The Bush administration expects the District of Columbia to pay for security for President Bush’s inauguration next week. Consider:
OMB spokesman Chad Kolton said no additional appropriation is needed for the inauguration.
“We think that an appropriate balance of money from [the annual reimbursement] fund and from homeland security grants is the most effective way to cover the additional cost the city incurs,” Kolton said. “We recognize the city has a special burden to bear for many of these events. . . . That’s expressly why in the post-9/11 era we are providing additional resources.”
Allow me to pull out my Official Bush Administration Buzzword Checklist™. I see here that “homeland security” is on the list, “9/11” is on the list, and what’s this? Oh, good one, Mr. Kolton. You get triple, super-duper bonus points for “we are providing additional resources” in a situation in which you’re not providing additional resources.
To clarify the issue a little further, consider:
[Mayor Anthony A.] Williams estimated that the city’s costs for the inauguration will total $17.3 million, most of it related to security. City officials said they can use an unspent $5.4 million from an annual federal fund that reimburses the District for costs incurred because of its status as the capital. But that leaves $11.9 million not covered, they said.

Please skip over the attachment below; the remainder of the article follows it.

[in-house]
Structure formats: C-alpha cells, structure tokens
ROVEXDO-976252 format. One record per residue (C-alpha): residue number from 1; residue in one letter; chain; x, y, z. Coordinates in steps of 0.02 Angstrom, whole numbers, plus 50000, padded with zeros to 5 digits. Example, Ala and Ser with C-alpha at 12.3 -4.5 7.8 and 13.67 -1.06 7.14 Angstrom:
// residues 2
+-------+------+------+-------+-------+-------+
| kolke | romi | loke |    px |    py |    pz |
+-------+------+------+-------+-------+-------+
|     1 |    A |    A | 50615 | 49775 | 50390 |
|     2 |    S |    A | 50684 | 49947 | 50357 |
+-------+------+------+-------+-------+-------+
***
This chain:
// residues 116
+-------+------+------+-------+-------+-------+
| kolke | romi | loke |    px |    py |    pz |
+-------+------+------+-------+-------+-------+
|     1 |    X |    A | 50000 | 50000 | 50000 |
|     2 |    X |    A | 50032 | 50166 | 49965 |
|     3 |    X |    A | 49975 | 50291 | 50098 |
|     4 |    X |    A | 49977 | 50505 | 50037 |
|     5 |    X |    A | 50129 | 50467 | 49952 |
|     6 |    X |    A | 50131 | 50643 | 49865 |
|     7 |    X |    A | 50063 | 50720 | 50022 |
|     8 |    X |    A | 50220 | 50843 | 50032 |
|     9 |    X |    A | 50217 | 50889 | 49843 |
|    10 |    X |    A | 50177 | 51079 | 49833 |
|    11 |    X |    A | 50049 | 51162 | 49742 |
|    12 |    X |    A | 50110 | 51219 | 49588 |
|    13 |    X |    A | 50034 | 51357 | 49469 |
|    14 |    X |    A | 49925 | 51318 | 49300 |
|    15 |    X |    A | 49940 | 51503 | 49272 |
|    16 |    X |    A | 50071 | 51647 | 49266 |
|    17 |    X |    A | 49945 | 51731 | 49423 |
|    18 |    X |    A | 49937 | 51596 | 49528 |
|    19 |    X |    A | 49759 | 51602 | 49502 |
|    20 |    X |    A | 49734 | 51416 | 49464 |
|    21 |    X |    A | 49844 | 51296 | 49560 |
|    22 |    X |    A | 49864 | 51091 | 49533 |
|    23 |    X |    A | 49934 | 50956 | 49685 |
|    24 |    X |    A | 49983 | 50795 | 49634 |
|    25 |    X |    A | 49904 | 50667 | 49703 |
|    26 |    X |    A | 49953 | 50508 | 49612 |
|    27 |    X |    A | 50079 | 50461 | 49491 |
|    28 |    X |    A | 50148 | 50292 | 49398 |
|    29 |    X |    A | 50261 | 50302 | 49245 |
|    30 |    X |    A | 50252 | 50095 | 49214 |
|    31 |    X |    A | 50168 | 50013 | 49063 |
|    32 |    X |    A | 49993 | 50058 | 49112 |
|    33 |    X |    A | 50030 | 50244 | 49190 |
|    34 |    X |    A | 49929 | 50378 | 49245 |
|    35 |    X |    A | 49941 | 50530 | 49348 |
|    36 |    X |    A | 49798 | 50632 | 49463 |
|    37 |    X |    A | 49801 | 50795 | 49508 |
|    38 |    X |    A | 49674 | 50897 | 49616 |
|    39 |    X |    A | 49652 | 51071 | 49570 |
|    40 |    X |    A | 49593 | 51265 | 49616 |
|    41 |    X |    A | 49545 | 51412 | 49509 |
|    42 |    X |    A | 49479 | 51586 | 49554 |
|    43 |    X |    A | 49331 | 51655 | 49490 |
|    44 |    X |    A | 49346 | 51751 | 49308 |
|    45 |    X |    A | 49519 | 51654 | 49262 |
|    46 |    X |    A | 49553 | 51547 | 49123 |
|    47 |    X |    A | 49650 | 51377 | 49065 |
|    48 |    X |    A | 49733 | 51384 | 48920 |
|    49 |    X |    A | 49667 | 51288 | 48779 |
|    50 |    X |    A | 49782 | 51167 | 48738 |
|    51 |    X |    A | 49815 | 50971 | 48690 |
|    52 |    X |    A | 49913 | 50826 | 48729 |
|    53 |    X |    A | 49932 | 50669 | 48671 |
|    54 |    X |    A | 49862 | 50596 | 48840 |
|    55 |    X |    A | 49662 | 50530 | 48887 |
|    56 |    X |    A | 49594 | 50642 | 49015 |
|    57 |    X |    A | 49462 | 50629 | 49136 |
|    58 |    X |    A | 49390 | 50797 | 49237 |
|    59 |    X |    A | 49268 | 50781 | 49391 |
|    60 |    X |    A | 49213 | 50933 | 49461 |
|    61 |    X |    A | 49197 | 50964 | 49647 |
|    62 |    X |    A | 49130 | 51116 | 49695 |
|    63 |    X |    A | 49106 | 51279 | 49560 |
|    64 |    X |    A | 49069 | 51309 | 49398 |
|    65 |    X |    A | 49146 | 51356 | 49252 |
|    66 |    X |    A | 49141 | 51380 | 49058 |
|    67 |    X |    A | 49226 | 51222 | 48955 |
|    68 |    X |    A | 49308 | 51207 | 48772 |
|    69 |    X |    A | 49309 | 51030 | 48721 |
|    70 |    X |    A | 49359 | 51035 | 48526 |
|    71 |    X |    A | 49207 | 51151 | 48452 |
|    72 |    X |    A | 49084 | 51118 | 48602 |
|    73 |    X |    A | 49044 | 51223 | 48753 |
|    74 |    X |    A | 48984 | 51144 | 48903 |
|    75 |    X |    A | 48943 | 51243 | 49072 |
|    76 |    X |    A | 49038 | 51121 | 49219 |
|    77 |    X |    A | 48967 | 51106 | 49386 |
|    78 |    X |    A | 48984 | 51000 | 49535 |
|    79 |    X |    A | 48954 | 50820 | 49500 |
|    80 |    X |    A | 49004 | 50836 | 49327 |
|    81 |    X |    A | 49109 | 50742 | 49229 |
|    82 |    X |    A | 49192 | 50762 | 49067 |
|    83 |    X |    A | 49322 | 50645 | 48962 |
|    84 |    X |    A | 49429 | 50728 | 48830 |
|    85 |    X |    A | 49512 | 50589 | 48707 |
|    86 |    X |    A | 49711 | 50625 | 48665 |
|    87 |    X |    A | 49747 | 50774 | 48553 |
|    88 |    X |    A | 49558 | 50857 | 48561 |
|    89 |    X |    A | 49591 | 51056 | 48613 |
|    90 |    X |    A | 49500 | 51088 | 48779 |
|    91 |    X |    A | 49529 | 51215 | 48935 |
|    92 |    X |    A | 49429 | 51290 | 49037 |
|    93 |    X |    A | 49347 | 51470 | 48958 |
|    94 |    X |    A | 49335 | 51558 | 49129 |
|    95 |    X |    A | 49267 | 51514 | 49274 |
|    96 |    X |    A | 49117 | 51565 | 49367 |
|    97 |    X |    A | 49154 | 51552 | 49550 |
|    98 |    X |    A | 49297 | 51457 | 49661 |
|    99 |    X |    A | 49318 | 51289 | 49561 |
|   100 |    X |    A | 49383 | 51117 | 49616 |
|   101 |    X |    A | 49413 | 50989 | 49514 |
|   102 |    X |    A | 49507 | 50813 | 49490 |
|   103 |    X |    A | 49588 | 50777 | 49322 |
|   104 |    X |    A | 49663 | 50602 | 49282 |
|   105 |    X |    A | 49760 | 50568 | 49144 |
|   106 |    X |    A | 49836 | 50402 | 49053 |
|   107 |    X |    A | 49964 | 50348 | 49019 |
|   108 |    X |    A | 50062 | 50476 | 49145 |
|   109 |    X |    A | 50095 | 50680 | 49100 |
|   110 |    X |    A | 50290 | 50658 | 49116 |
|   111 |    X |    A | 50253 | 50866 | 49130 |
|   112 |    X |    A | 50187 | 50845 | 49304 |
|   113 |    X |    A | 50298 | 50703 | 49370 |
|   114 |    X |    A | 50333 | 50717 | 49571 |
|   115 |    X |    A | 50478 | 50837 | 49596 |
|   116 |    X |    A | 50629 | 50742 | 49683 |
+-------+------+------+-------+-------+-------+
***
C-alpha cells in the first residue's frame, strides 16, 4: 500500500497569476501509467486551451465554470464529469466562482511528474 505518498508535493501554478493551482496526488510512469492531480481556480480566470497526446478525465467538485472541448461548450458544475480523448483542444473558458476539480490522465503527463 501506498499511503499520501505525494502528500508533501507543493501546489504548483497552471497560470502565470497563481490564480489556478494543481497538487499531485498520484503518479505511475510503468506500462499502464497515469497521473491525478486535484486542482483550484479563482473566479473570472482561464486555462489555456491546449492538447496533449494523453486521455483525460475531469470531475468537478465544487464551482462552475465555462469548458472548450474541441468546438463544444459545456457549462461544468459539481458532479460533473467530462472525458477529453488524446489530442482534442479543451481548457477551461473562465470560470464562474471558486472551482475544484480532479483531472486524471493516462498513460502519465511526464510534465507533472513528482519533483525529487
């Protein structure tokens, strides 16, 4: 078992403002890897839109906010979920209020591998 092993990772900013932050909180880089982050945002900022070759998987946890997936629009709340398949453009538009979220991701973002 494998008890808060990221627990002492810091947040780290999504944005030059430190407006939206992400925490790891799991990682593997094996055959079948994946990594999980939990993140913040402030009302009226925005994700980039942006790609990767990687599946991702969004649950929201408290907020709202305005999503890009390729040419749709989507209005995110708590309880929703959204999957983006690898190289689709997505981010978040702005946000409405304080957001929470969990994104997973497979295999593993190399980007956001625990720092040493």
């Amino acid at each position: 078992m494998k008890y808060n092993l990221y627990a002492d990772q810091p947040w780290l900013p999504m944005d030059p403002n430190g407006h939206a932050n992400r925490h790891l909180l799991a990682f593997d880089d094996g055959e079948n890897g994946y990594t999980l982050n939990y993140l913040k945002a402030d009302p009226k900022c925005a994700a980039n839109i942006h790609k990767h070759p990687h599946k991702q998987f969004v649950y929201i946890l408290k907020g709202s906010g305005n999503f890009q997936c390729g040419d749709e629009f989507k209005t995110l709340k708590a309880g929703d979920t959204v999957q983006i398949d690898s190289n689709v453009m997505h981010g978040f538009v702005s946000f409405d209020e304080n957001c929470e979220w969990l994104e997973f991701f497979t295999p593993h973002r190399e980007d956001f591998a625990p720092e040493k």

“We want to make this the best possible event, but not at the expense of D.C. taxpayers and other homeland security priorities,” said Gregory M. McCarthy, the mayor’s deputy chief of staff. “This is the first time there hasn’t been a direct appropriation for the inauguration.”
But really, why should D.C. officials complain? They were going to waste the $11.9 million on “increasing hospital capacity, equipping firefighters with protective gear and building transit system command centers.” No one will miss those in an attack on The Homeland.
Surprisingly, my congressman has condemned the Bush administration. Consider:
A spokesman for Rep. Thomas M. Davis III (R-Va.), chairman of the House Government Reform Committee, which oversees the District, agreed with the mayor’s stance. He called the Bush administration’s position “simply not acceptable.”
“It’s an unfunded mandate of the most odious kind. How can the District be asked to take funds from important homeland security projects to pay for this instead?” said Davis spokesman David Marin.
A good question indeed.
2 thoughts on “D.C. should pay for my daily Metro fare”
I Knew I would hear from you on this very subject. You are sooooo predictable Mr. Tony!
My question is who is going to pelt his car with eggs this time? And whose going to pay to clean his car and the streets? Probably the city.
Comments are closed.